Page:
Extreme Weather News
The GPM core observatory satellite passed above weakening tropical cyclone CEBILE on February 6, 2018 at 1151 UTC. CEBILE's maximum sustained winds had decreased to about 40 kts (46 mph). The satellite showed that most of the convective rainfall in the sheared tropical cyclone was southeast of CEBILE's center of circulation. Dual Frequency Precipitation Radar (DPR) data received by GPM with this pass showed that the northeastern side of the eye wall was eroding while continuous heavy precipitation was found by GPM in the southeastern quadrant of the storm. The area scanned by GPM's DPR is shown in lighter shades. GPM found that powerful storms on the southern side of the the tropical cyclone were still dropping rain at a rate of greater than 126.8 mm (4.99 inches) per hour.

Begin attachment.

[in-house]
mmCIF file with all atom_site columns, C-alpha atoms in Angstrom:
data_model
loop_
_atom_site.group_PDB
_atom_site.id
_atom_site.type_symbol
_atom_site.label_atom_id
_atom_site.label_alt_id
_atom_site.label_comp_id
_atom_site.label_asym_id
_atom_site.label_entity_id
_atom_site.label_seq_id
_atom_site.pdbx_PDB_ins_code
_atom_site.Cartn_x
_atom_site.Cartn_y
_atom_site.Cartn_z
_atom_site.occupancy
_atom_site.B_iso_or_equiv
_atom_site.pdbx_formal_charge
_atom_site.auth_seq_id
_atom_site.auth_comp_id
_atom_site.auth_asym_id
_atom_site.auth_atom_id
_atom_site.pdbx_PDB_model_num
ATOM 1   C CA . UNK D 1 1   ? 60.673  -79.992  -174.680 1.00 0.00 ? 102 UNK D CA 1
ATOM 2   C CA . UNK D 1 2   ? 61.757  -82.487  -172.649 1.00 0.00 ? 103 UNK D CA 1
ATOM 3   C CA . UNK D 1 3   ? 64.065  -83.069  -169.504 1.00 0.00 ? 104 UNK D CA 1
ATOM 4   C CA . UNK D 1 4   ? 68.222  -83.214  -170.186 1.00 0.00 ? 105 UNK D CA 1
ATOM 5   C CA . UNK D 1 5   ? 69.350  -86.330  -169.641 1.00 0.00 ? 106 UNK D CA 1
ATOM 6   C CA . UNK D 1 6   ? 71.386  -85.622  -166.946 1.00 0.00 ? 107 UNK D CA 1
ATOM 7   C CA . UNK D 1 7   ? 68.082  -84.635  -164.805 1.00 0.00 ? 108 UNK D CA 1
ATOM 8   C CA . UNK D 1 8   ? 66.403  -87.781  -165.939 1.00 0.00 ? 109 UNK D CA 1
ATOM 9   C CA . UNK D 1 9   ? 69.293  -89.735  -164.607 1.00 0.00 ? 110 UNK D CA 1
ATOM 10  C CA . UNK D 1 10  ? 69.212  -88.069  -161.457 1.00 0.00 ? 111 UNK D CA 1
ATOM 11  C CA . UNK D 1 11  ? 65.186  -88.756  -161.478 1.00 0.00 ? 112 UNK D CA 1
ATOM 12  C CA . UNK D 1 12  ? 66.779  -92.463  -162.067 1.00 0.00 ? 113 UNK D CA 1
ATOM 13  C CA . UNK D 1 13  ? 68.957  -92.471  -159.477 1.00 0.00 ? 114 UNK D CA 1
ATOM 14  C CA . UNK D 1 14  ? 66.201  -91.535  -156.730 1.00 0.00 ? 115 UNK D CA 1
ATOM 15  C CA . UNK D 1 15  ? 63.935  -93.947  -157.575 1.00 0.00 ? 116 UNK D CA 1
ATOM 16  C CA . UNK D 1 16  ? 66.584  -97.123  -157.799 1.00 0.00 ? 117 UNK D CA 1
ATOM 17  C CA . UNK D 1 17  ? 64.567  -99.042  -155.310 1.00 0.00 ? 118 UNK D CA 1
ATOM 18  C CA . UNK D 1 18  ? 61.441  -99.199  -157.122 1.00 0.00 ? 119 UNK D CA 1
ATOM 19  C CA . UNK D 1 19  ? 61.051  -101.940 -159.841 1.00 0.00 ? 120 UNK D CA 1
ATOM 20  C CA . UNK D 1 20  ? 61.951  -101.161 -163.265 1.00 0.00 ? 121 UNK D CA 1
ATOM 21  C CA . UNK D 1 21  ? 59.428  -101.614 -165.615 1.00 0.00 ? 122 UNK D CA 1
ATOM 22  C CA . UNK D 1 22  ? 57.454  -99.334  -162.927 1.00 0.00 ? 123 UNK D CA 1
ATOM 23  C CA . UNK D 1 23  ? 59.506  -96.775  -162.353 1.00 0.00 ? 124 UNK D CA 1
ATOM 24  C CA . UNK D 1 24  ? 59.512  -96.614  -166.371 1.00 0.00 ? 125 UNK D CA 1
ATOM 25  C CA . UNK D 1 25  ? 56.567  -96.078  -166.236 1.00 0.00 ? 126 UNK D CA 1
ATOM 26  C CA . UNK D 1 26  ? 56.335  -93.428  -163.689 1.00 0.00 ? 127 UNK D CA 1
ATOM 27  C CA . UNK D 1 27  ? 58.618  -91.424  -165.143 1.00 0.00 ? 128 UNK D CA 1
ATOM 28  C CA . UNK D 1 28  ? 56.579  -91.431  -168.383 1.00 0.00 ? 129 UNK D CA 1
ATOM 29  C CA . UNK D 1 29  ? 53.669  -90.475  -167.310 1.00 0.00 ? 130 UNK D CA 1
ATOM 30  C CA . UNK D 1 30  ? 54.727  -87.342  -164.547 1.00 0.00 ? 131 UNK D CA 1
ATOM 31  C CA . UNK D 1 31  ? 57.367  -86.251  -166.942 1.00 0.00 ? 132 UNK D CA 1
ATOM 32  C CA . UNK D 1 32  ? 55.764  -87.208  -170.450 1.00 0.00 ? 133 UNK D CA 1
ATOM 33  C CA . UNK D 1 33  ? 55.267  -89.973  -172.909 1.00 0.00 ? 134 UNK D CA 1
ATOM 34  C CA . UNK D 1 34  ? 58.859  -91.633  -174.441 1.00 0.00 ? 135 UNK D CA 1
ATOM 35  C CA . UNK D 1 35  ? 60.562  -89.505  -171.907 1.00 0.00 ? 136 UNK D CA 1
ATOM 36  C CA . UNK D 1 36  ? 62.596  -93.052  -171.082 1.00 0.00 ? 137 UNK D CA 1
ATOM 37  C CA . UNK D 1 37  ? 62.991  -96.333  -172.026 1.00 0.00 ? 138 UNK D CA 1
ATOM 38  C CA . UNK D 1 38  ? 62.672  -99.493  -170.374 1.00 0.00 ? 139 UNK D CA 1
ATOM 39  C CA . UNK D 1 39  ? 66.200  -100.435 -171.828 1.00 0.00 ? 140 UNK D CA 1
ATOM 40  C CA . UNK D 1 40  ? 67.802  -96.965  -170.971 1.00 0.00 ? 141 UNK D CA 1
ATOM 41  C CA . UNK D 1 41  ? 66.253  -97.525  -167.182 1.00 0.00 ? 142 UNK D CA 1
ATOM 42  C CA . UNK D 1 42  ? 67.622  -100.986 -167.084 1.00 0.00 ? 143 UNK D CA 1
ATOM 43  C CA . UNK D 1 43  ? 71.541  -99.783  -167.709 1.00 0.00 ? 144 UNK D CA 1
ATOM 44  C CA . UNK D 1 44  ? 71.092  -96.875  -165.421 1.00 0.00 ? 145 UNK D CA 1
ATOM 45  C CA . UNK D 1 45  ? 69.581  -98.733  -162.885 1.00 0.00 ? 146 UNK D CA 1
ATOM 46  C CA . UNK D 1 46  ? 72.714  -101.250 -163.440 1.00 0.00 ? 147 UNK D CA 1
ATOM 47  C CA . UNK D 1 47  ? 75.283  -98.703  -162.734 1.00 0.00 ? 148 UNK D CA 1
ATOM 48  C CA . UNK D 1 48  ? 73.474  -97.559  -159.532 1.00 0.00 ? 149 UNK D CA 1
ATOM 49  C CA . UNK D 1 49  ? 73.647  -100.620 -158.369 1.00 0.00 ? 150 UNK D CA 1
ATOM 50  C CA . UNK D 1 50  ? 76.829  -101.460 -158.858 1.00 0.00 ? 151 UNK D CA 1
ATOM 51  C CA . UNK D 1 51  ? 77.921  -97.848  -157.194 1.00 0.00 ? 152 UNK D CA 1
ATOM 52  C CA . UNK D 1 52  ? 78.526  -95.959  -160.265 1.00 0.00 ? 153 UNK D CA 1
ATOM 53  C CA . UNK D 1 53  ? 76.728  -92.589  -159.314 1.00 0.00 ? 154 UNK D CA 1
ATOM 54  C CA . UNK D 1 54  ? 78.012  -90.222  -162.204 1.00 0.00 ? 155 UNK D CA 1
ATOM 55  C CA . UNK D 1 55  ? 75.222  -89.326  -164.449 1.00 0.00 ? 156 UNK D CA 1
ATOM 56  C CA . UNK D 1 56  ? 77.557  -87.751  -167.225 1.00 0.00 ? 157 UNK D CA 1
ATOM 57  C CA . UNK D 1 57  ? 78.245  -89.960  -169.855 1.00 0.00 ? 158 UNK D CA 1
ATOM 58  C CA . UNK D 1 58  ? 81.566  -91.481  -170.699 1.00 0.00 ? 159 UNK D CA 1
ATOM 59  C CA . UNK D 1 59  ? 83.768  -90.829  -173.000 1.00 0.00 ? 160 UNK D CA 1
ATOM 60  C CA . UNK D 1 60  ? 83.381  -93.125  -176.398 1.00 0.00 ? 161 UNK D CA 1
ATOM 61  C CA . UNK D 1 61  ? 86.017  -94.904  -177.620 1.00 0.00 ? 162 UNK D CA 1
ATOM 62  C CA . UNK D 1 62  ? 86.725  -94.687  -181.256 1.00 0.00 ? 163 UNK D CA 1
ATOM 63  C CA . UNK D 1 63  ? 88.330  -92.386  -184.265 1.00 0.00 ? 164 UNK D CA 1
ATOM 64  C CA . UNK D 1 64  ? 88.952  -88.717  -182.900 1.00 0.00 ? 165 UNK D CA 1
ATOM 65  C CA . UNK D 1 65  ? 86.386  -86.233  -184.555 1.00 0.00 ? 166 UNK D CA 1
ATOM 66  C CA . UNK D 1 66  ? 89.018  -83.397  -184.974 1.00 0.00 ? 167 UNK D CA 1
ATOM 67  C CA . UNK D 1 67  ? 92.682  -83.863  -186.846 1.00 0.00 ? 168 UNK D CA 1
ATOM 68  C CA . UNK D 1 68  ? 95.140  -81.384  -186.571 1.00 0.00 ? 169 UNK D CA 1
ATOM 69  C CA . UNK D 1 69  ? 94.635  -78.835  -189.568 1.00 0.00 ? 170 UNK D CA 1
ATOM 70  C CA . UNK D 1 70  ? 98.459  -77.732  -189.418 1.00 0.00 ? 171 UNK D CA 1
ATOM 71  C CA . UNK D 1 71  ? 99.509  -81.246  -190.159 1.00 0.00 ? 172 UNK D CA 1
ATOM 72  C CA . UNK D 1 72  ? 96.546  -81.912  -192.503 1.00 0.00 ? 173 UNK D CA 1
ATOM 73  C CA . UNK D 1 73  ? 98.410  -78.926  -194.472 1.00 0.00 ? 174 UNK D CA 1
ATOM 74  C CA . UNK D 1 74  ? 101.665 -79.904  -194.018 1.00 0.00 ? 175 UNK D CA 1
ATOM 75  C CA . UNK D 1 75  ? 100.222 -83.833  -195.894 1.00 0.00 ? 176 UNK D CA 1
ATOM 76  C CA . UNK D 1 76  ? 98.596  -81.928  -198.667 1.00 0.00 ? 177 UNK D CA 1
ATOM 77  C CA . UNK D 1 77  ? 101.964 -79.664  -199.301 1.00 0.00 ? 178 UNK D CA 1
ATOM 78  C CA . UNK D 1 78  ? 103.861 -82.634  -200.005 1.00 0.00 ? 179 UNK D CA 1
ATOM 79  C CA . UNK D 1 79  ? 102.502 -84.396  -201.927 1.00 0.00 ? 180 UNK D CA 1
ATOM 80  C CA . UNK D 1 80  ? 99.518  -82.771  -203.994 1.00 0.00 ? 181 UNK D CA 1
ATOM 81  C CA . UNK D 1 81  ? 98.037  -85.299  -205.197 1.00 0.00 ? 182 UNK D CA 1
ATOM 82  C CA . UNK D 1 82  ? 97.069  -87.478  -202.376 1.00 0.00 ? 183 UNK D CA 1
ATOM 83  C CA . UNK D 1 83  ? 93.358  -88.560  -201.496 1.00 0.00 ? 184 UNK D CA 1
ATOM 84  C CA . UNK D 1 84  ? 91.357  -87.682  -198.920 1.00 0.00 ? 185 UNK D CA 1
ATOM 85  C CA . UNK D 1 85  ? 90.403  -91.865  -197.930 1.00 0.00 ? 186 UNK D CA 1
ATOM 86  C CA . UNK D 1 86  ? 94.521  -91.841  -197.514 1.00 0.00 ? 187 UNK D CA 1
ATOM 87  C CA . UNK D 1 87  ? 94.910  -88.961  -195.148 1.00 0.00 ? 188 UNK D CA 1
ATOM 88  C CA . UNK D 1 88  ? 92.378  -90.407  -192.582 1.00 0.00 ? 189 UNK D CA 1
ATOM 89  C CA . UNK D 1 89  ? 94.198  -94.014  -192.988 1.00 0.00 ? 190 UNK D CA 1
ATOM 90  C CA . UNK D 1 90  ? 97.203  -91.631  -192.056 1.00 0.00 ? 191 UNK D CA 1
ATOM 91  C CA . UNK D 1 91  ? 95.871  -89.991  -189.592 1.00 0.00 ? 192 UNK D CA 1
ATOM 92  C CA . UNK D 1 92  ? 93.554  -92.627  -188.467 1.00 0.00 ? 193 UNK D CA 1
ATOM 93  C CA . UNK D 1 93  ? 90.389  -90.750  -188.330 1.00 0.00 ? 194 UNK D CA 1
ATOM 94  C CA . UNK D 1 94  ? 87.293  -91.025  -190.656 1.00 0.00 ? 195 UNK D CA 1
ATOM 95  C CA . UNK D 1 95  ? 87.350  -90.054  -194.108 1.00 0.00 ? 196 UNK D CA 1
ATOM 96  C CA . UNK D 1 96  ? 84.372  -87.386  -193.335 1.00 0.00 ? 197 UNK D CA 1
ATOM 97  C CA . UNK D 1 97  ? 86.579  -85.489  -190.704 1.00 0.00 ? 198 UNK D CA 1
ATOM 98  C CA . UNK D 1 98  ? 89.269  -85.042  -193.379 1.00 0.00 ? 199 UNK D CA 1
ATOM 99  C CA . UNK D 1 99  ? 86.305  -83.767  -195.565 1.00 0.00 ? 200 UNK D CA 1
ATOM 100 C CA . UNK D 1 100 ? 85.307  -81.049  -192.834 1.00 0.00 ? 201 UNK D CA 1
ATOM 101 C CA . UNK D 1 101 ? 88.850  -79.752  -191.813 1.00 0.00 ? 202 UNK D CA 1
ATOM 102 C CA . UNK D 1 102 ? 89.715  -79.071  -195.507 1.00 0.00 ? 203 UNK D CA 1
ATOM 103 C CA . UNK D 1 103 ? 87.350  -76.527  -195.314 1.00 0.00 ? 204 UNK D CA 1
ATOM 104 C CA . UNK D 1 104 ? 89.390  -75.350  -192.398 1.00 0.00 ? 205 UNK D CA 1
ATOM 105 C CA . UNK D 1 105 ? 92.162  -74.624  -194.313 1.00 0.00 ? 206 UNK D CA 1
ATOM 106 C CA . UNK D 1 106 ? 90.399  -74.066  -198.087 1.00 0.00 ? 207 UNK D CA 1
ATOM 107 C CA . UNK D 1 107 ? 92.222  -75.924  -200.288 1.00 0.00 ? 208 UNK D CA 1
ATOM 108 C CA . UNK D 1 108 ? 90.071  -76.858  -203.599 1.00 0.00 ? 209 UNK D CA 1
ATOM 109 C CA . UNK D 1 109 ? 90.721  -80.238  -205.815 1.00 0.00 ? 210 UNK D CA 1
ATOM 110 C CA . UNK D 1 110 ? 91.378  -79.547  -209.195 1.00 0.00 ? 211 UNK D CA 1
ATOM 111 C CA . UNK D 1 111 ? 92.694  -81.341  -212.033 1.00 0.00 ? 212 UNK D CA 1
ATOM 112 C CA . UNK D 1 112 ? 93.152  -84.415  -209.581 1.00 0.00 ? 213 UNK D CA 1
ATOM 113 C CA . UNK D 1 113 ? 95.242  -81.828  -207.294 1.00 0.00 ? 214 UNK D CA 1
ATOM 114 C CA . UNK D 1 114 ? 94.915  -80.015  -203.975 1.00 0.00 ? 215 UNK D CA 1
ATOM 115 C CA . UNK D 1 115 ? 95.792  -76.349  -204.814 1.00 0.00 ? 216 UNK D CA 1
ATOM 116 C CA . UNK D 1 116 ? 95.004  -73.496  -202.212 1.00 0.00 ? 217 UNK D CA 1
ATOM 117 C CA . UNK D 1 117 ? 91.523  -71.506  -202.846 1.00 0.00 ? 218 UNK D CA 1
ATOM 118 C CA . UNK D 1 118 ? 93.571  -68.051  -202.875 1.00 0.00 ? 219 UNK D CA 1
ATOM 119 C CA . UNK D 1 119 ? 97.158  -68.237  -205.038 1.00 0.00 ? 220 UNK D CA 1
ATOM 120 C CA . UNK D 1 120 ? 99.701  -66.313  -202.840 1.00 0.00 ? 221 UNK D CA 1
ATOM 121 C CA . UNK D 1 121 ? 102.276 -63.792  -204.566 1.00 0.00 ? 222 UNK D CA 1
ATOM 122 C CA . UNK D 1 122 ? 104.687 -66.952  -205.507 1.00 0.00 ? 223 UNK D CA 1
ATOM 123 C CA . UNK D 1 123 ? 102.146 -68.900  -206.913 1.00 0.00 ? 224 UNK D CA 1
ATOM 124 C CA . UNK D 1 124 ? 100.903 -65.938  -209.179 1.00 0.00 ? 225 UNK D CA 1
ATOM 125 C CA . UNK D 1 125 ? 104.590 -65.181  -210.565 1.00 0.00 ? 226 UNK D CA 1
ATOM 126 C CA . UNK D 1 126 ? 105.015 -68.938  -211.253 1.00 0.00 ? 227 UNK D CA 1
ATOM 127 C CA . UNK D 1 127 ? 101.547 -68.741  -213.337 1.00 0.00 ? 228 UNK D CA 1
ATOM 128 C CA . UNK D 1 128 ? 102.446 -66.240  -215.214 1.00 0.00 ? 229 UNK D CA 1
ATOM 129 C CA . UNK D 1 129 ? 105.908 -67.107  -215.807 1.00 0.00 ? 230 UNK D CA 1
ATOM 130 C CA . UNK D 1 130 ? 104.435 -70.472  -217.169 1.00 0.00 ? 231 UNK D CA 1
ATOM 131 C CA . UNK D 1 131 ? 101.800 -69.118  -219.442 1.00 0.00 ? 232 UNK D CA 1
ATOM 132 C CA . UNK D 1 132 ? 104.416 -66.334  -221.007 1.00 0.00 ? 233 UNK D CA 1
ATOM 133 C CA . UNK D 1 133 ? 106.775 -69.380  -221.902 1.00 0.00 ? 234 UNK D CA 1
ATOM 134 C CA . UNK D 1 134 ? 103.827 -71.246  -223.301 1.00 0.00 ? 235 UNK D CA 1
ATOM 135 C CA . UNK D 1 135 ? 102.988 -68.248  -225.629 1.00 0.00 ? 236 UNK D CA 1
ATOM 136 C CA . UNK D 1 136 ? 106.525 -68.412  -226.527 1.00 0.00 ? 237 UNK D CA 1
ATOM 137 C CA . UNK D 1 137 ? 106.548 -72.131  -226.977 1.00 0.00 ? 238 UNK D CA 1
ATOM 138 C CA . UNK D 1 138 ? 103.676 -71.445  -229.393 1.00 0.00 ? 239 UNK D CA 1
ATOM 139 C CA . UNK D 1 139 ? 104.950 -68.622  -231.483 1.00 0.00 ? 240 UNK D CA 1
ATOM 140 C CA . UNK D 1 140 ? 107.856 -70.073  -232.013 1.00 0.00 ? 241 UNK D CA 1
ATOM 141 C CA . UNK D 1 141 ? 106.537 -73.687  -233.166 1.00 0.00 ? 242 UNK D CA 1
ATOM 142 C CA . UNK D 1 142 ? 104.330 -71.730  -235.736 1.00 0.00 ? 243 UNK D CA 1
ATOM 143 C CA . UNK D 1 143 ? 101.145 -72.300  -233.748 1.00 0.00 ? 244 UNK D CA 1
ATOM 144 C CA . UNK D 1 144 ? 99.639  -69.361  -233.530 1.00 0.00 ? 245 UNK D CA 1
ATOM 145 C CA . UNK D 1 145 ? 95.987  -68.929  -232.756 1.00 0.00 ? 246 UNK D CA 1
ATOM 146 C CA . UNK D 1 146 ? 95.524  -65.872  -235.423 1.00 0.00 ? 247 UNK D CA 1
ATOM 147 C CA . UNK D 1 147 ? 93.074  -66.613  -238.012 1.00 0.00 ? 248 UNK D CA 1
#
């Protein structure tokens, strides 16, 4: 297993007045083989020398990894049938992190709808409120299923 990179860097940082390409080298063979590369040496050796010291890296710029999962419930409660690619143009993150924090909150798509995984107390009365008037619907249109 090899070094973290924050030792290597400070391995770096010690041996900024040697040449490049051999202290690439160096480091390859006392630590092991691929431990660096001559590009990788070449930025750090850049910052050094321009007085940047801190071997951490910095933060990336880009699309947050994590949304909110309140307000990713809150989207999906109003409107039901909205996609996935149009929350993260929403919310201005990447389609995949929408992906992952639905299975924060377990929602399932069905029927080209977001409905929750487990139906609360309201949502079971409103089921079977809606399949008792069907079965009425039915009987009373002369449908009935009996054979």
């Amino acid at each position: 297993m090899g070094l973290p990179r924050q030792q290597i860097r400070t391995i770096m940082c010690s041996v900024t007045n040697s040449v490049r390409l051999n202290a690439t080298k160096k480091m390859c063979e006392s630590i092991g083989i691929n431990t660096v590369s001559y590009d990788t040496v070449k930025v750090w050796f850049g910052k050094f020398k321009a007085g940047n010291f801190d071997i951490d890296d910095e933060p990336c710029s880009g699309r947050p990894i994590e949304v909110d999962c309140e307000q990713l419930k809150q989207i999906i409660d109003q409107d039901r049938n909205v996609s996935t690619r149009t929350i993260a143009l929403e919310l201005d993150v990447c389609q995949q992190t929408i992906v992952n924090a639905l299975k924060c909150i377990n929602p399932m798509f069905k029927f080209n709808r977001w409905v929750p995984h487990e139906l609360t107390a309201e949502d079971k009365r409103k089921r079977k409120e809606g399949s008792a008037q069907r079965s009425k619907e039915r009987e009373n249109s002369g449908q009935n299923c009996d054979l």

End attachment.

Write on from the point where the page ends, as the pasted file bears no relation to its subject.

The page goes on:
This view (from the northeast) shows the 3-D structure of precipitation within tropical cyclone CEBILE. GPM's radar (DPR Ku Band) revealed that precipitation radar returns were weak to scattered on the northern side of the tropical cyclone while rainfall on the southern side was returning continuous solid echoes. The heaviest rainfall was shown southeast of CEBILE's center of circulation but the highest storm tops, reaching about 10 km (6.2 miles), were found by DPR in CEBILE's eye wall on the western side of the tropical cyclone.
The Joint Typhoon Warning Center (JTWC) predicts that CEBILE will continue to weaken due to increasing vertical wind shear and cooling ocean waters. Dissipation is expected within about 36 hours. CEBILE is also transitioning to a subtropical low.
- Images and caption by Hal Pierce (SSAI/NASA GSFC)